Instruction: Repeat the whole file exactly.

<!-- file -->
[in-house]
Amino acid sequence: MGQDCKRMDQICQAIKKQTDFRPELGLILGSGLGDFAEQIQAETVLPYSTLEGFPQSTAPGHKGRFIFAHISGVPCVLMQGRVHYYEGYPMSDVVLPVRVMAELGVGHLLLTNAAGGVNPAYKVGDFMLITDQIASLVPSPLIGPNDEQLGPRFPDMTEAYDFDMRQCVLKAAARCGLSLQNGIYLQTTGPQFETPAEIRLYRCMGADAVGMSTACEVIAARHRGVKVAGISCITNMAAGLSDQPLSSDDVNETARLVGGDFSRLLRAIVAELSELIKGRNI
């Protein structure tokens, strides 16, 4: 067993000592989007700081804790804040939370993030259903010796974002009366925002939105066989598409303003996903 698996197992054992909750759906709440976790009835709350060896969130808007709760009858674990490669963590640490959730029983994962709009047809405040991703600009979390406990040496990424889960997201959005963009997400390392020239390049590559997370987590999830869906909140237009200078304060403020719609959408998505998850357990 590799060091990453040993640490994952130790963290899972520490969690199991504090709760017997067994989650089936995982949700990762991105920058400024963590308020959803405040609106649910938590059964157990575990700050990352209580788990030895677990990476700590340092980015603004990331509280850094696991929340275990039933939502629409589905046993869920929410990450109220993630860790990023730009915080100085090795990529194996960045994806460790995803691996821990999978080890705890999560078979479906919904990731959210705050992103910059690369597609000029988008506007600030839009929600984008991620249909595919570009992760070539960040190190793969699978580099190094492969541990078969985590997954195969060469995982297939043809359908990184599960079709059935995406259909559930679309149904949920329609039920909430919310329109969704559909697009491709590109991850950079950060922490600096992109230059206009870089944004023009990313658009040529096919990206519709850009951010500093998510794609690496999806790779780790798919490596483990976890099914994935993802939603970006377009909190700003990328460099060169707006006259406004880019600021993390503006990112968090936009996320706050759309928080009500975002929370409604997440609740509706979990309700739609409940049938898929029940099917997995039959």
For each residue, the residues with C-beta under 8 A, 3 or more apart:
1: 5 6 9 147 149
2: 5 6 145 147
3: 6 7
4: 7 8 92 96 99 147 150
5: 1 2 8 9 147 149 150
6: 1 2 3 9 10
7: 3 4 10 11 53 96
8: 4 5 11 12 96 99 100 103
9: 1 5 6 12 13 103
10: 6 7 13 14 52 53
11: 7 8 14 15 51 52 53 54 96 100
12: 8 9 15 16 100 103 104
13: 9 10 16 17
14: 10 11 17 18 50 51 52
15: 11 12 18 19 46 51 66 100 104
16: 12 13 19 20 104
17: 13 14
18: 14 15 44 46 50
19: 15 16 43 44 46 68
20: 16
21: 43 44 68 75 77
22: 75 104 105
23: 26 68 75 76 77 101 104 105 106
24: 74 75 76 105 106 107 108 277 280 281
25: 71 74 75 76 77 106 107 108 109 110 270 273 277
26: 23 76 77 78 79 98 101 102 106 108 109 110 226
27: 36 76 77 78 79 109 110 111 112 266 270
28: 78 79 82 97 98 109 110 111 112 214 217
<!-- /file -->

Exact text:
[in-house]
Amino acid sequence: MGQDCKRMDQICQAIKKQTDFRPELGLILGSGLGDFAEQIQAETVLPYSTLEGFPQSTAPGHKGRFIFAHISGVPCVLMQGRVHYYEGYPMSDVVLPVRVMAELGVGHLLLTNAAGGVNPAYKVGDFMLITDQIASLVPSPLIGPNDEQLGPRFPDMTEAYDFDMRQCVLKAAARCGLSLQNGIYLQTTGPQFETPAEIRLYRCMGADAVGMSTACEVIAARHRGVKVAGISCITNMAAGLSDQPLSSDDVNETARLVGGDFSRLLRAIVAELSELIKGRNI
């Protein structure tokens, strides 16, 4: 067993000592989007700081804790804040939370993030259903010796974002009366925002939105066989598409303003996903 698996197992054992909750759906709440976790009835709350060896969130808007709760009858674990490669963590640490959730029983994962709009047809405040991703600009979390406990040496990424889960997201959005963009997400390392020239390049590559997370987590999830869906909140237009200078304060403020719609959408998505998850357990 590799060091990453040993640490994952130790963290899972520490969690199991504090709760017997067994989650089936995982949700990762991105920058400024963590308020959803405040609106649910938590059964157990575990700050990352209580788990030895677990990476700590340092980015603004990331509280850094696991929340275990039933939502629409589905046993869920929410990450109220993630860790990023730009915080100085090795990529194996960045994806460790995803691996821990999978080890705890999560078979479906919904990731959210705050992103910059690369597609000029988008506007600030839009929600984008991620249909595919570009992760070539960040190190793969699978580099190094492969541990078969985590997954195969060469995982297939043809359908990184599960079709059935995406259909559930679309149904949920329609039920909430919310329109969704559909697009491709590109991850950079950060922490600096992109230059206009870089944004023009990313658009040529096919990206519709850009951010500093998510794609690496999806790779780790798919490596483990976890099914994935993802939603970006377009909190700003990328460099060169707006006259406004880019600021993390503006990112968090936009996320706050759309928080009500975002929370409604997440609740509706979990309700739609409940049938898929029940099917997995039959």
For each residue, the residues with C-beta under 8 A, 3 or more apart:
1: 5 6 9 147 149
2: 5 6 145 147
3: 6 7
4: 7 8 92 96 99 147 150
5: 1 2 8 9 147 149 150
6: 1 2 3 9 10
7: 3 4 10 11 53 96
8: 4 5 11 12 96 99 100 103
9: 1 5 6 12 13 103
10: 6 7 13 14 52 53
11: 7 8 14 15 51 52 53 54 96 100
12: 8 9 15 16 100 103 104
13: 9 10 16 17
14: 10 11 17 18 50 51 52
15: 11 12 18 19 46 51 66 100 104
16: 12 13 19 20 104
17: 13 14
18: 14 15 44 46 50
19: 15 16 43 44 46 68
20: 16
21: 43 44 68 75 77
22: 75 104 105
23: 26 68 75 76 77 101 104 105 106
24: 74 75 76 105 106 107 108 277 280 281
25: 71 74 75 76 77 106 107 108 109 110 270 273 277
26: 23 76 77 78 79 98 101 102 106 108 109 110 226
27: 36 76 77 78 79 109 110 111 112 266 270
28: 78 79 82 97 98 109 110 111 112 214 217